I have Canada on my mind lately because I am headed to Montreal in October for the Third Annual World Parkinson’s Congress. This international roundup will feature the top brains in PD research, so I am looking forward to this great opportunity to learn what research is on the PD horizon. There is also a day-long pre-conference course on “Fundamentals of PD”, which I think will really help me get a good grounding in symptoms, therapies, and futures for people with PD.
OK….let’s reveal the whole truth…yes I’m really excited about the conference, but maybe wouldn’t be quite soooooo excited if it were in…say, Macon, Georgia or Omaha, Nebraska. I have never been to Montreal (or eastern Canada for that matter), so I am booking some extra time to play tourist. I’ll be close to University of Quebec/Montreal campus, well-served by an excellent metro system, and will use one of my weekend days to take a day tour to Quebec City. I get to brush off my incredibly rusty, tres mal française. I’ve now had two different people tell me that Montreal is well known for that famous French pastry, the…um, bagel. (Avec crěme fraiche…yum!)
Having my mind on our northern neighbor makes me wonder about PD statistics. Are the number of people with Parkinson’s about the same percentage comparing Canada and US? To my surprise, yes.
As Mark Twain said, “Lies, damn lies, and statistics.” Take these stats with a huge grain of salt, especially the worldwide one. However, all the projections I come across predict the number of people with Parkinson’s to grow, especially as the population in the industrial world ages and life expectancy worldwide improves. The European Parkinson’s Disease Association did a fascinating study concluding: “We estimated that in 2005 the number of individuals aged over 50 with Parkinson’s was between 4.1 and 4.6 million. We project that by 2030 this number will more than double to between 8.7 and 9.3 million.” (Follow the link for an eyepopping chart on projections for individual countries. The biggie is of course China…projected to go from 2 million in 2005 to 5 million in 2030.)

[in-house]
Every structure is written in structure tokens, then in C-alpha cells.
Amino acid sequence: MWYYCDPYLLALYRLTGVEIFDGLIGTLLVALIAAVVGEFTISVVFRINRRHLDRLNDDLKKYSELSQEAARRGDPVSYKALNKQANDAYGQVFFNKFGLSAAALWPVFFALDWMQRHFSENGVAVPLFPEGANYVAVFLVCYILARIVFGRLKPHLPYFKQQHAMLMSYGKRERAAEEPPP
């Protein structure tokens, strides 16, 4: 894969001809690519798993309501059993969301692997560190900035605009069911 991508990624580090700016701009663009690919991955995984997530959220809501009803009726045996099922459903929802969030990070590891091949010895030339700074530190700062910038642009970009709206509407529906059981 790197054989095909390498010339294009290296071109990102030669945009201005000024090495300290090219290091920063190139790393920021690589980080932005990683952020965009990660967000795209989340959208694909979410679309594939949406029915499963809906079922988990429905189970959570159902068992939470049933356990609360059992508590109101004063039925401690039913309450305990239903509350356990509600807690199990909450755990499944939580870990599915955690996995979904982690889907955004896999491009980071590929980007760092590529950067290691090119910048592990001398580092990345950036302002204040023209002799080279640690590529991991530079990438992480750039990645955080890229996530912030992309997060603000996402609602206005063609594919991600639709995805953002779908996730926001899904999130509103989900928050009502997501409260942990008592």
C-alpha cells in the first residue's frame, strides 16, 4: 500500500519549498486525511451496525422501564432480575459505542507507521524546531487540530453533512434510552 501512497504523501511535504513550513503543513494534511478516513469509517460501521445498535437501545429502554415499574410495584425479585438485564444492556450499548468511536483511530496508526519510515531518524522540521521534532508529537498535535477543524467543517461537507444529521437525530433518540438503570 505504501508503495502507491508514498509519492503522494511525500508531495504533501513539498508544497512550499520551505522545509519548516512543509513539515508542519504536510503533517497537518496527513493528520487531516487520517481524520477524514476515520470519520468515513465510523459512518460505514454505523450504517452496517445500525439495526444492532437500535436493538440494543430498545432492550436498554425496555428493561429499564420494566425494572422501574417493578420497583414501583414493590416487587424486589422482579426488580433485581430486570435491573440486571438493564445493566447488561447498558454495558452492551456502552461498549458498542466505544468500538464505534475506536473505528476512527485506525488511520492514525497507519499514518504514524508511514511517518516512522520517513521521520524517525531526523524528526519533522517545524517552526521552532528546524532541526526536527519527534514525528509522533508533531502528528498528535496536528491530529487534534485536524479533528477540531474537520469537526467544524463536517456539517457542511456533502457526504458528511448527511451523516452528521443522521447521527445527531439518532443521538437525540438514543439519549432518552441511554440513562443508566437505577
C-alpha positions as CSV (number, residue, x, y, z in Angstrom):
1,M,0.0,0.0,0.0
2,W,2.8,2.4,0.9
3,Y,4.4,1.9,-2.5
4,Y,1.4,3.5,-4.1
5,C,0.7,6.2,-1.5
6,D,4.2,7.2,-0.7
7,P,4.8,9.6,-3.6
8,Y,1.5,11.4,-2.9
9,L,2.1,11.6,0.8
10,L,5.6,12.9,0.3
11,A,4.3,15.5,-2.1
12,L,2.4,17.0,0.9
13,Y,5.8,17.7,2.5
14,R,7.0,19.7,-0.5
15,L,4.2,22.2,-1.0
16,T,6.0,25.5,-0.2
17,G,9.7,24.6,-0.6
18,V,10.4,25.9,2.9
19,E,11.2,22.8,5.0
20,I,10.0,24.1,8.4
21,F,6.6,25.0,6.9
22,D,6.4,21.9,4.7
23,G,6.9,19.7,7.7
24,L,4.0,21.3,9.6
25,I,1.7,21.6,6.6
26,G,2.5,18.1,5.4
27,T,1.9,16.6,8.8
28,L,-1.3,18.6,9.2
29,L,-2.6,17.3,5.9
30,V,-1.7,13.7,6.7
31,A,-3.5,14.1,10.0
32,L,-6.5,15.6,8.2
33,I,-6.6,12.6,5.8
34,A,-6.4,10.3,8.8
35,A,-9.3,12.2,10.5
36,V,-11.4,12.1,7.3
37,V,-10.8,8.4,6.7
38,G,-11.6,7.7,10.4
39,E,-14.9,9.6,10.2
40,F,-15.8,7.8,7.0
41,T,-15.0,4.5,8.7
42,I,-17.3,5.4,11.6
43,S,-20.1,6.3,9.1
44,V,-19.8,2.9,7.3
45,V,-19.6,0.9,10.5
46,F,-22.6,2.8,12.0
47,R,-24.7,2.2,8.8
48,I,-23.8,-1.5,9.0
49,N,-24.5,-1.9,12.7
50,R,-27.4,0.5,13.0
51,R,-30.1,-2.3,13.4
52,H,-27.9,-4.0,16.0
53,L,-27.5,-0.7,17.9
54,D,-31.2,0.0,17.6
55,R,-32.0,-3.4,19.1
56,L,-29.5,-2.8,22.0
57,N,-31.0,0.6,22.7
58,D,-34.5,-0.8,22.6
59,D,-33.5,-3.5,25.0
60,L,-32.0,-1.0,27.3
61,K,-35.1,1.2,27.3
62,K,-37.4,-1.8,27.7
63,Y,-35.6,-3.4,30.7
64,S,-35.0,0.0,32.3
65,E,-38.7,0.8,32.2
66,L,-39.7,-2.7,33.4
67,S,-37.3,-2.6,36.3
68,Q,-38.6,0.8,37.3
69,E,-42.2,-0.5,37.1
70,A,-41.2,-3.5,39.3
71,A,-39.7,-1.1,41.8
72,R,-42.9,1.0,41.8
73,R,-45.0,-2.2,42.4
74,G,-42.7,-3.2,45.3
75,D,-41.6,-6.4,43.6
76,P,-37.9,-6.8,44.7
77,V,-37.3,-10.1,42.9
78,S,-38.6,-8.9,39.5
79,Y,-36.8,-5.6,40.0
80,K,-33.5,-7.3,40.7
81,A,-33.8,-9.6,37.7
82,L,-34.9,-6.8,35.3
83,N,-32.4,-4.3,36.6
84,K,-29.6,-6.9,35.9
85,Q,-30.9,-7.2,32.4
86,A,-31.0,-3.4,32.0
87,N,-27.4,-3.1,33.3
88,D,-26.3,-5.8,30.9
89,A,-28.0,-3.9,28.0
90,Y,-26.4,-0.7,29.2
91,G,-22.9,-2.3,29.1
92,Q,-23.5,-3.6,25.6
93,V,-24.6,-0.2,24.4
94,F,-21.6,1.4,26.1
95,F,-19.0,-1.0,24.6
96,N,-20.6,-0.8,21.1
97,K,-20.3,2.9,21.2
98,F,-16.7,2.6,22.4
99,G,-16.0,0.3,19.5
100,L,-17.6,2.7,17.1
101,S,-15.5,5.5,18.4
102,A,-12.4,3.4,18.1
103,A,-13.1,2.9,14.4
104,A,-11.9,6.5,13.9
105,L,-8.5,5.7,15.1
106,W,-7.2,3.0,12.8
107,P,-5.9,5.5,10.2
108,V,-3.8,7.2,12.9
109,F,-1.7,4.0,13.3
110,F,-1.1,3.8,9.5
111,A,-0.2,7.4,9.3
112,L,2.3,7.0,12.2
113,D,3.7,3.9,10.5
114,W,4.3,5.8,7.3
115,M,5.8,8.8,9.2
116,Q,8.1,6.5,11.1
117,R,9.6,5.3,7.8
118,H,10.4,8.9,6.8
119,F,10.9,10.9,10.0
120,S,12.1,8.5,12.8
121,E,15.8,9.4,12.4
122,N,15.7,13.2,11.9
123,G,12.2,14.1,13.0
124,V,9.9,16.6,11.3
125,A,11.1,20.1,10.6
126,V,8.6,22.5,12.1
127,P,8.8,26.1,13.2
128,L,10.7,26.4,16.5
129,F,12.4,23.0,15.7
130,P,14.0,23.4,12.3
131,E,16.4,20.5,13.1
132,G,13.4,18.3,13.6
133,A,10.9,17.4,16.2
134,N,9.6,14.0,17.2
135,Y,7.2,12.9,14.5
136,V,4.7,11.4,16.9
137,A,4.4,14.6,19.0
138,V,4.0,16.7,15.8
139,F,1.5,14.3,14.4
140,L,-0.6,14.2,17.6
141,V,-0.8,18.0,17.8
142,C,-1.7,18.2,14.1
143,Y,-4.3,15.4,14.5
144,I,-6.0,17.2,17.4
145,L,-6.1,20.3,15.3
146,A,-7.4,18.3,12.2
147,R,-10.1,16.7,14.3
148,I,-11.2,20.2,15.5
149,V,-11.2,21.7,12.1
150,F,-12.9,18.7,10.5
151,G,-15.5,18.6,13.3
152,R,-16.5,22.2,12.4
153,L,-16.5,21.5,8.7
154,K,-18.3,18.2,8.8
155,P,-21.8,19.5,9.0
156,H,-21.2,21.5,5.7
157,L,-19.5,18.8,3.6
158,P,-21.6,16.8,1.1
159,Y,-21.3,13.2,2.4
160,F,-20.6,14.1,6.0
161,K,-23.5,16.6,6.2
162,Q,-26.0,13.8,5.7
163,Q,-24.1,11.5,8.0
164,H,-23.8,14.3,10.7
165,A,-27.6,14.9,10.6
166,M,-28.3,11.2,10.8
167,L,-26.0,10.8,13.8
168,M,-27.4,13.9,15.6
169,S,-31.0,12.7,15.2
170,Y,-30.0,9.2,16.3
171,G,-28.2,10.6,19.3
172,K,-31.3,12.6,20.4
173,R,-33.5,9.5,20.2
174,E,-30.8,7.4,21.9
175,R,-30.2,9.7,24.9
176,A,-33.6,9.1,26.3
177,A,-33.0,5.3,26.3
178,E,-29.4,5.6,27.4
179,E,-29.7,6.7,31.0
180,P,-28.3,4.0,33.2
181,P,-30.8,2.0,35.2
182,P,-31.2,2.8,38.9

In a very cool program, the World Parkinson Conference organizers set you up with a Canadian “Parkinson’s buddy”. This is a Canadian who is attending the conference and is roughly at the same level of PD progression. I have been matched up with a woman who (like me) has been diagnosed for about a year. We’ve been exchanging emails and (no surprise here) have some symptoms/history in common, and some not.
A quick note on symptoms since this is a status posting: Since my last status posting, I visited my neurologist and got my meds upped a bit. The “theraputic range” for the dopamine agonist I take (Ropinirole) is 8 mg to 24 mg a day; I’m now up to 16 mg. This has taken care of the tremoring in my right hand – Yay! I am enjoying the last golden days of summer and thus, am a bit slack on hitting the gym. But I’m getting some sort of exercise most every day and hope to get out for more hiking. The picture with this post was from our recent camping trip to Mt. Rainier, where we did some gorgeous (and steep!) hikes.
By the way, in preparation for traveling to Montreal, I am determined to learn “O Canada” en française. Naturally, my Parkinson’s buddy (from BC) and another British Columbian of my acquaintance don’t know the French lyrics. So I Googled for both French lyrics and their translation (which I knew was quite different than the English lyrics). Where did I find them? Gotta love Canada — on a hockey blog, of course!